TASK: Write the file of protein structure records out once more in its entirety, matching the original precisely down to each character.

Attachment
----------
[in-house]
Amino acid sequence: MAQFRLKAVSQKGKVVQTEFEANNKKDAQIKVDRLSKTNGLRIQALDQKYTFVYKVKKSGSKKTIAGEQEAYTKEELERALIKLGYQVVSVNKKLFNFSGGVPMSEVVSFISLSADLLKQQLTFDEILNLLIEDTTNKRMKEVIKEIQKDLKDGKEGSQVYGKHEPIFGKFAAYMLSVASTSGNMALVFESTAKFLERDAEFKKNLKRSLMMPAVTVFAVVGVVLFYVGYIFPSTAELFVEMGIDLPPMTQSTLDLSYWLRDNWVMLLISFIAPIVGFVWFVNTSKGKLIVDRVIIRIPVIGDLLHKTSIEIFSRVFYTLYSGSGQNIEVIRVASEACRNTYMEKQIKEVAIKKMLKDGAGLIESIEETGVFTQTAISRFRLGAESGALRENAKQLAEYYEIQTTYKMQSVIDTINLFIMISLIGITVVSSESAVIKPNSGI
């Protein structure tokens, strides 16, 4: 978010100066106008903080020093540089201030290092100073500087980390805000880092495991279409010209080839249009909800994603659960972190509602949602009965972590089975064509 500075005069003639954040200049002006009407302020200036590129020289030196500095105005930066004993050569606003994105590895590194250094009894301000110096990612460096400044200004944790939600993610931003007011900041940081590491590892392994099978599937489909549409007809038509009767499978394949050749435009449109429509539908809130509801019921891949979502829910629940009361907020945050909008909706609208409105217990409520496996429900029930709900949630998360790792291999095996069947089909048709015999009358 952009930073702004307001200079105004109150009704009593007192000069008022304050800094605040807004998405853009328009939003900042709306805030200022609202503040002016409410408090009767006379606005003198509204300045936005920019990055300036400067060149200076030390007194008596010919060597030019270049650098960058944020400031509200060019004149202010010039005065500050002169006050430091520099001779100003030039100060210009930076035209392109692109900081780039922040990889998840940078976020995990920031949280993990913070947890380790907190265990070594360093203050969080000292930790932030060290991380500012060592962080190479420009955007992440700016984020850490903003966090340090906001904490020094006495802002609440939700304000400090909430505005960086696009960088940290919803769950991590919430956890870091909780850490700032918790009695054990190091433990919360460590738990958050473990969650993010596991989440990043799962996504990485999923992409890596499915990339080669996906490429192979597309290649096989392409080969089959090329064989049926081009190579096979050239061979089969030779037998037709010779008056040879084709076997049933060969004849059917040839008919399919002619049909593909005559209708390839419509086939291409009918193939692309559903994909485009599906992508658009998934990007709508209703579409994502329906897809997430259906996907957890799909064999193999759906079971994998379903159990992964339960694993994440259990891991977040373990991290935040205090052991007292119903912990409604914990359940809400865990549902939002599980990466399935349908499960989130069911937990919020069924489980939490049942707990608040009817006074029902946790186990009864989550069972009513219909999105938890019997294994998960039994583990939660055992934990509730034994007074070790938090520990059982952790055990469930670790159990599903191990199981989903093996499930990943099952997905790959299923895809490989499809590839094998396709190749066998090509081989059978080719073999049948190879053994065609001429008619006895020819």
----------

[in-house]
Amino acid sequence: MAQFRLKAVSQKGKVVQTEFEANNKKDAQIKVDRLSKTNGLRIQALDQKYTFVYKVKKSGSKKTIAGEQEAYTKEELERALIKLGYQVVSVNKKLFNFSGGVPMSEVVSFISLSADLLKQQLTFDEILNLLIEDTTNKRMKEVIKEIQKDLKDGKEGSQVYGKHEPIFGKFAAYMLSVASTSGNMALVFESTAKFLERDAEFKKNLKRSLMMPAVTVFAVVGVVLFYVGYIFPSTAELFVEMGIDLPPMTQSTLDLSYWLRDNWVMLLISFIAPIVGFVWFVNTSKGKLIVDRVIIRIPVIGDLLHKTSIEIFSRVFYTLYSGSGQNIEVIRVASEACRNTYMEKQIKEVAIKKMLKDGAGLIESIEETGVFTQTAISRFRLGAESGALRENAKQLAEYYEIQTTYKMQSVIDTINLFIMISLIGITVVSSESAVIKPNSGI
């Protein structure tokens, strides 16, 4: 978010100066106008903080020093540089201030290092100073500087980390805000880092495991279409010209080839249009909800994603659960972190509602949602009965972590089975064509 500075005069003639954040200049002006009407302020200036590129020289030196500095105005930066004993050569606003994105590895590194250094009894301000110096990612460096400044200004944790939600993610931003007011900041940081590491590892392994099978599937489909549409007809038509009767499978394949050749435009449109429509539908809130509801019921891949979502829910629940009361907020945050909008909706609208409105217990409520496996429900029930709900949630998360790792291999095996069947089909048709015999009358 952009930073702004307001200079105004109150009704009593007192000069008022304050800094605040807004998405853009328009939003900042709306805030200022609202503040002016409410408090009767006379606005003198509204300045936005920019990055300036400067060149200076030390007194008596010919060597030019270049650098960058944020400031509200060019004149202010010039005065500050002169006050430091520099001779100003030039100060210009930076035209392109692109900081780039922040990889998840940078976020995990920031949280993990913070947890380790907190265990070594360093203050969080000292930790932030060290991380500012060592962080190479420009955007992440700016984020850490903003966090340090906001904490020094006495802002609440939700304000400090909430505005960086696009960088940290919803769950991590919430956890870091909780850490700032918790009695054990190091433990919360460590738990958050473990969650993010596991989440990043799962996504990485999923992409890596499915990339080669996906490429192979597309290649096989392409080969089959090329064989049926081009190579096979050239061979089969030779037998037709010779008056040879084709076997049933060969004849059917040839008919399919002619049909593909005559209708390839419509086939291409009918193939692309559903994909485009599906992508658009998934990007709508209703579409994502329906897809997430259906996907957890799909064999193999759906079971994998379903159990992964339960694993994440259990891991977040373990991290935040205090052991007292119903912990409604914990359940809400865990549902939002599980990466399935349908499960989130069911937990919020069924489980939490049942707990608040009817006074029902946790186990009864989550069972009513219909999105938890019997294994998960039994583990939660055992934990509730034994007074070790938090520990059982952790055990469930670790159990599903191990199981989903093996499930990943099952997905790959299923895809490989499809590839094998396709190749066998090509081989059978080719073999049948190879053994065609001429008619006895020819």